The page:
I think it is incredibly important to collectively commemorate important dates and people in our history and I am excited to continue doing this in our class and beyond. My only question would be, “What are some additional ways to commemorate Brother Gabriel?”

Of Strangers in White

The Gabriel event held on September 30thwas a new learning experience for me as I had never participated in a march driven by a purpose or solid intent. When we first arrived at the burial ground we were greeted warmly by Free Egunfemi and she briefed us about our purpose for that day. That helped to clear some hazy ideas I had prior to the event. We were then passed on to Amina and Christine who taught us some moves for the march. Honestly, I really enjoyed those moves and how purposeful they were – it was a simple dance but interlaced with a message, a fight. At least that is what I thought it was. When the marching started, I was totally engrossed with the beats echoed by the djembes (and other percussions). It moved me. It moved everyone else present there. We moved together, I think we might have had the same purpose in mind. The energy emitted was contagious. We were mostly strangers but we smiled and flowed together. Not forgetting that we smothered parts of our body with fragrant water which was meant to cleanse ourselves and protect us from getting “moved” by the spirits at the burial ground. This whole experience was super rich for me.

As we got on the highway shoulder, it came to my realisation that “whoa this could be dangerous!”. Being a virgin at any activism-related events (at that time), I was for one moment, scared for my life and everyone who was there with me. There were a few cars that slowed down to observe us and I was worried that our march might have upset someone. Coming from a country where freedom of speech is unpopular (and also frowned upon), I was genuinely surprised at where I was that evening; with a group of people in white, marching on one of Richmond’s busiest highways.

What I learned from this experience was empathising with others’ struggles/fights and knowing that any forms support from outsiders is welcomed and appreciated. I’ve learned back home how dance/movements can be a powerful instrument to move people when armed with intention and purpose, but I had never seen how powerful it was like during the evening of the Gabriel event.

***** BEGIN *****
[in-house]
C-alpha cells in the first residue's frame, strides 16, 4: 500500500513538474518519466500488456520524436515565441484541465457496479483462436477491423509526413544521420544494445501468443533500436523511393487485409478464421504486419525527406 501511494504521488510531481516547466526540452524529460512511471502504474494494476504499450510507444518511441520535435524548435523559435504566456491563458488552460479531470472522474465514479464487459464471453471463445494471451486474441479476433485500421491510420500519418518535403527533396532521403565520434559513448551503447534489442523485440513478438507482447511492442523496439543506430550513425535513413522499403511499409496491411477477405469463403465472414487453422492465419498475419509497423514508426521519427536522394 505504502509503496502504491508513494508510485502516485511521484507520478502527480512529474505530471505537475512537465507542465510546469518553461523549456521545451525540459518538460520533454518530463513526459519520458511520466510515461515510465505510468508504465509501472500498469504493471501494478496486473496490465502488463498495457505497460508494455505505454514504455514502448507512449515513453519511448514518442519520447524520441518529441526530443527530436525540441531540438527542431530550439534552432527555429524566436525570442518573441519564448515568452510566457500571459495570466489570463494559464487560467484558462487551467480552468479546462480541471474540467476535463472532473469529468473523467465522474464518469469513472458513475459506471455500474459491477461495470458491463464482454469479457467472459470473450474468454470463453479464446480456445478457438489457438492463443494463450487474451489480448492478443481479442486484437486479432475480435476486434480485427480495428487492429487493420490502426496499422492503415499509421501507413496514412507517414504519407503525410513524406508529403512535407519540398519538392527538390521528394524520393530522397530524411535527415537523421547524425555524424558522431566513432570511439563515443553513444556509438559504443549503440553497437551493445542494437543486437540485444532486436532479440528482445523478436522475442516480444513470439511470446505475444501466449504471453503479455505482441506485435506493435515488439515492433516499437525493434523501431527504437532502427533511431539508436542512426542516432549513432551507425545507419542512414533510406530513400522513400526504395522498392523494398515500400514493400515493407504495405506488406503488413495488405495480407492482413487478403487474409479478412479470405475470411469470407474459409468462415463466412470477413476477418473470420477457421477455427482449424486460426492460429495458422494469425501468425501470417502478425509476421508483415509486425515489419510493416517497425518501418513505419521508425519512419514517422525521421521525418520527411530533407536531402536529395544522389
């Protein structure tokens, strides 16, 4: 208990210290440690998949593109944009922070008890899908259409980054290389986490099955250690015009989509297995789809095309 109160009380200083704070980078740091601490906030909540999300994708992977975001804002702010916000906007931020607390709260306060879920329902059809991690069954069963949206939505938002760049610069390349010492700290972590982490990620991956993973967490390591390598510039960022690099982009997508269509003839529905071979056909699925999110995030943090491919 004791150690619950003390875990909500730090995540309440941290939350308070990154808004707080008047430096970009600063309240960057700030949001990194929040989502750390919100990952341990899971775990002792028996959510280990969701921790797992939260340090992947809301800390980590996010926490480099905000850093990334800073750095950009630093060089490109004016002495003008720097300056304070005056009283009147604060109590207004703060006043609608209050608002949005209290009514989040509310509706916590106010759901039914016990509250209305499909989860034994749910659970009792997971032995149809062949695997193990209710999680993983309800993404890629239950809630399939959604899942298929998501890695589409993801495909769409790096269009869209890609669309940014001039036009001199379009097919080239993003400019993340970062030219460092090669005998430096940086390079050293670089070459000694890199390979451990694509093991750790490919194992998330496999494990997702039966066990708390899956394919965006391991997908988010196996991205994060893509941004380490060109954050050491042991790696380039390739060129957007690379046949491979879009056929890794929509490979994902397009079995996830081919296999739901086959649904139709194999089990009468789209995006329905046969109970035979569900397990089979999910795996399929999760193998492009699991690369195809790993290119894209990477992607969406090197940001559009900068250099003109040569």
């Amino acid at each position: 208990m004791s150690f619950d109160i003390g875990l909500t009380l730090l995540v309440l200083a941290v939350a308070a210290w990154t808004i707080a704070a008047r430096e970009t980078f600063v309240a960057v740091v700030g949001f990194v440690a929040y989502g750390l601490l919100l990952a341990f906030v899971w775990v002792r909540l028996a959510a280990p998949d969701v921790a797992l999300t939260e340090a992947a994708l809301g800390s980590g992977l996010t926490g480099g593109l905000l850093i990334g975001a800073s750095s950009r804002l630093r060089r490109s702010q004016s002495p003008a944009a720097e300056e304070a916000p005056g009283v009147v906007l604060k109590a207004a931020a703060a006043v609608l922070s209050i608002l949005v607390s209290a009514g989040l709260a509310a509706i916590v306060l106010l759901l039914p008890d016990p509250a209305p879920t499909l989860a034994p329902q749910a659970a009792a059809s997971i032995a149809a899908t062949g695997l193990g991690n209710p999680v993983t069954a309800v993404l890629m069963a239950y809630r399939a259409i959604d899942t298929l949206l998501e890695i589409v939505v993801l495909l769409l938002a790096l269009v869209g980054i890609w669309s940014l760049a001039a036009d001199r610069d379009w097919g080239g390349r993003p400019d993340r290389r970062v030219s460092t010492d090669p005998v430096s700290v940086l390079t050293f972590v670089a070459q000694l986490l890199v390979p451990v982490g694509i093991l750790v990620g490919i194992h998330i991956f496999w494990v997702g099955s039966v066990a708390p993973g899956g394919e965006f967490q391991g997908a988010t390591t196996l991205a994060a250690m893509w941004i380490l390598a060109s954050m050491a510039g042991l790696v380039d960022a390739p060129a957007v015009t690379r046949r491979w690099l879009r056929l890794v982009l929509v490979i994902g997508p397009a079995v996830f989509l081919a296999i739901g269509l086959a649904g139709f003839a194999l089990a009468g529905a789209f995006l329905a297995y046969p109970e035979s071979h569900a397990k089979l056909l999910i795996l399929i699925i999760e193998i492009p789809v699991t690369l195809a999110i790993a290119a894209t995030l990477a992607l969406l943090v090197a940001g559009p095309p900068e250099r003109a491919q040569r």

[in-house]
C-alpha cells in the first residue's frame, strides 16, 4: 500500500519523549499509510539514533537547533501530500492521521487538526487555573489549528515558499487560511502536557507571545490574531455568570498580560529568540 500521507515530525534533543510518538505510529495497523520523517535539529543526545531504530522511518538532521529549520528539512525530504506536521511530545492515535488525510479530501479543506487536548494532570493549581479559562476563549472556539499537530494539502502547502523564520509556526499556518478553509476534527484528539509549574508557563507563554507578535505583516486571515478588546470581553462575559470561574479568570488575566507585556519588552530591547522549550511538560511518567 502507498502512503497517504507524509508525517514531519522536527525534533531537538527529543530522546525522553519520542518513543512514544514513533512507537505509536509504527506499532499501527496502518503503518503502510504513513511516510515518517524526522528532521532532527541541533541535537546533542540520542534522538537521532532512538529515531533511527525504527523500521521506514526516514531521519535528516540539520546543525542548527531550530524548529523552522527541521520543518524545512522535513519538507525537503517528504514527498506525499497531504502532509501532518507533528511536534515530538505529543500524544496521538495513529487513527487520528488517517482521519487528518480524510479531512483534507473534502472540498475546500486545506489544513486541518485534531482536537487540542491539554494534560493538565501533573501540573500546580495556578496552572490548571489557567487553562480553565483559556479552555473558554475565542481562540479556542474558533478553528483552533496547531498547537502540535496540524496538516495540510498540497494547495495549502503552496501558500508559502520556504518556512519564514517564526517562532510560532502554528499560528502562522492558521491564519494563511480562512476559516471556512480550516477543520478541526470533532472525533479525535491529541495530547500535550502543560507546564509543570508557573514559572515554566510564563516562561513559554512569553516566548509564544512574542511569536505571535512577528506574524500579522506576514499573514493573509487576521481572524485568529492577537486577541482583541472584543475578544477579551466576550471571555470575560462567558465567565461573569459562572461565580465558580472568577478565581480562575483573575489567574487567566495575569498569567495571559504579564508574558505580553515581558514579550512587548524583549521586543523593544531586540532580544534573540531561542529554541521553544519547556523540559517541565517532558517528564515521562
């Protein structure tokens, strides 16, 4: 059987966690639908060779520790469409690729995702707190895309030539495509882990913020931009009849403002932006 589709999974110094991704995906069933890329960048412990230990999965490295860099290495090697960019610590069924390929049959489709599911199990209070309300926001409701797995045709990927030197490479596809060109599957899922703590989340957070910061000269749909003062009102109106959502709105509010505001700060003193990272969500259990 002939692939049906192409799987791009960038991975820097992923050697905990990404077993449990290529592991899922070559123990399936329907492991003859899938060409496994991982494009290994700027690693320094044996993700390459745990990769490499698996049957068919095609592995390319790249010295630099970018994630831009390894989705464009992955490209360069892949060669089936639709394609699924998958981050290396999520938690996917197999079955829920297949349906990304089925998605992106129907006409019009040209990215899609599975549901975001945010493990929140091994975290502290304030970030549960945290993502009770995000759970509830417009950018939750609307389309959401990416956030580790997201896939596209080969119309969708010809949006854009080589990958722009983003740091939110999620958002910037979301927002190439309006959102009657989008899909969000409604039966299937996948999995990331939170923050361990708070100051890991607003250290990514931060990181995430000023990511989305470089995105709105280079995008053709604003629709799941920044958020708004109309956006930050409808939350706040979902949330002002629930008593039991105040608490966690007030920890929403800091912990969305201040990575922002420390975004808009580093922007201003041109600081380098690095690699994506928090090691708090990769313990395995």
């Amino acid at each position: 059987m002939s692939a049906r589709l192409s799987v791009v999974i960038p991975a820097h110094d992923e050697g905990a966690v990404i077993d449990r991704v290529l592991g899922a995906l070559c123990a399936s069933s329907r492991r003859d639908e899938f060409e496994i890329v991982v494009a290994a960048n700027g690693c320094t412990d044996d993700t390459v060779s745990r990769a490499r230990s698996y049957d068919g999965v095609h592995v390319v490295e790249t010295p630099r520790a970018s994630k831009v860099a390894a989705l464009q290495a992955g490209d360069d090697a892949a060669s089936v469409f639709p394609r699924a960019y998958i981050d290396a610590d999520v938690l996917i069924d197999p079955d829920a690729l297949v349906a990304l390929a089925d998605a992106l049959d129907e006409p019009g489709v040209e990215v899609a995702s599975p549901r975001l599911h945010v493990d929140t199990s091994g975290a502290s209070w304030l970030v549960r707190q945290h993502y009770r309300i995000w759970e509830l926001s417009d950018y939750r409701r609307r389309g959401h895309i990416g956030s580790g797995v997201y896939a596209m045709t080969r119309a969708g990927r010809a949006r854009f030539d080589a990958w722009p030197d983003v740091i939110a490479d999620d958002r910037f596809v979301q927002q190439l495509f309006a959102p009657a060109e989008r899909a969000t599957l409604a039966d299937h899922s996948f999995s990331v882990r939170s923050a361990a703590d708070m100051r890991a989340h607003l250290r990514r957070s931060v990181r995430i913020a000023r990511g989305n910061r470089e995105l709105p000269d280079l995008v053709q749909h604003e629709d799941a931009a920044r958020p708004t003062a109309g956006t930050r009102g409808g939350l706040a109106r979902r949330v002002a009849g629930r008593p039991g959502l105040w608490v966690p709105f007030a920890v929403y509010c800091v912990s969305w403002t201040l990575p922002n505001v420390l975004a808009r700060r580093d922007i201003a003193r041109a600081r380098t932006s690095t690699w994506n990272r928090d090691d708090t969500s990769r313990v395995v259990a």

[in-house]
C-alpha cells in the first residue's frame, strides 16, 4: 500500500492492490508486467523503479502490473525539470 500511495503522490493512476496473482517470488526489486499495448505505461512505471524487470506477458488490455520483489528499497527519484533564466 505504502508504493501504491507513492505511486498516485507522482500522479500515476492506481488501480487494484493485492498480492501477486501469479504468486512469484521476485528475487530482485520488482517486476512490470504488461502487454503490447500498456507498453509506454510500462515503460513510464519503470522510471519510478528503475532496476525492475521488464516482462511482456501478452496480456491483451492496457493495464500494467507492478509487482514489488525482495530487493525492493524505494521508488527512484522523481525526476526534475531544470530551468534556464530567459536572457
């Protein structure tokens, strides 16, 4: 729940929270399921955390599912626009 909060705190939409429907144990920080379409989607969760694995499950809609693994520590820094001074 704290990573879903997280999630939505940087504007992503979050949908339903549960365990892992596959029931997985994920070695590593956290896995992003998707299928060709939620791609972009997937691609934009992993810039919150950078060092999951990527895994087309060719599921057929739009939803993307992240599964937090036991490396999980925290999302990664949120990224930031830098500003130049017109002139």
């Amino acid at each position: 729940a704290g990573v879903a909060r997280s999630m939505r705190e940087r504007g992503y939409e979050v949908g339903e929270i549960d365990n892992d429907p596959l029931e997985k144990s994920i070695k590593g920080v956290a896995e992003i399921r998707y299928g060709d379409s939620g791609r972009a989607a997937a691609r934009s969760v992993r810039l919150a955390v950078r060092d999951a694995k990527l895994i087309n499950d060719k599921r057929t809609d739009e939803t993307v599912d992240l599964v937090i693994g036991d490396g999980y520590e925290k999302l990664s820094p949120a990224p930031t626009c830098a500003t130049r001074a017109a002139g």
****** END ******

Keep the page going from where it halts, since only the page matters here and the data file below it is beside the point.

After that night, I was wondering how would the rest of the event fall together on October 10th? What is more to our role as UR and VCU’s students?

 

 

Gabriel Week Event

     The Gabriel Week event provided me new insight to what the project was about and what it was going to be like. The Reverend, the march and shuffle, the meditation circle, and the community coming together created a great experience for me.

     The Reverend, or the women who did most of the speaking provided disturbing knowledge such as, “Most of the lynchings were state functioned”. She also provided nourishing information such as, “Our ancestors can be commemorated and live through our bodies as we dance and not just as statues”. 

     The march and shuffle that was taught to us was very powerful and unifying. Everyone was able to do the movements, so professional dancers and community members with no technical training could stand as one for a good cause. We traveled through the burial ground up into the streets where cars passing by could see us. The cars were honking as they drove passed us. At first, I felt insecure as the cars were honking because people generally honk when they feel anger or fear. However, I finally realized that they were honking to support what we were doing.

     At the end of the ceremony, we participated in a meditation circle which made me feel in-tune with myself and spirits near me. It was a beautiful and important addition to the event. I felt that the meditation added a peaceful aspect to the event which could have brought out anger and sorrow. 

     I want to keep learning about the event and the history behind it so that I can inform others about it. Also, I want to be informed of other areas that have been neglected under the state and how we can commemorate those areas.

Powered by WordPress & Theme by Anders Norén

css.php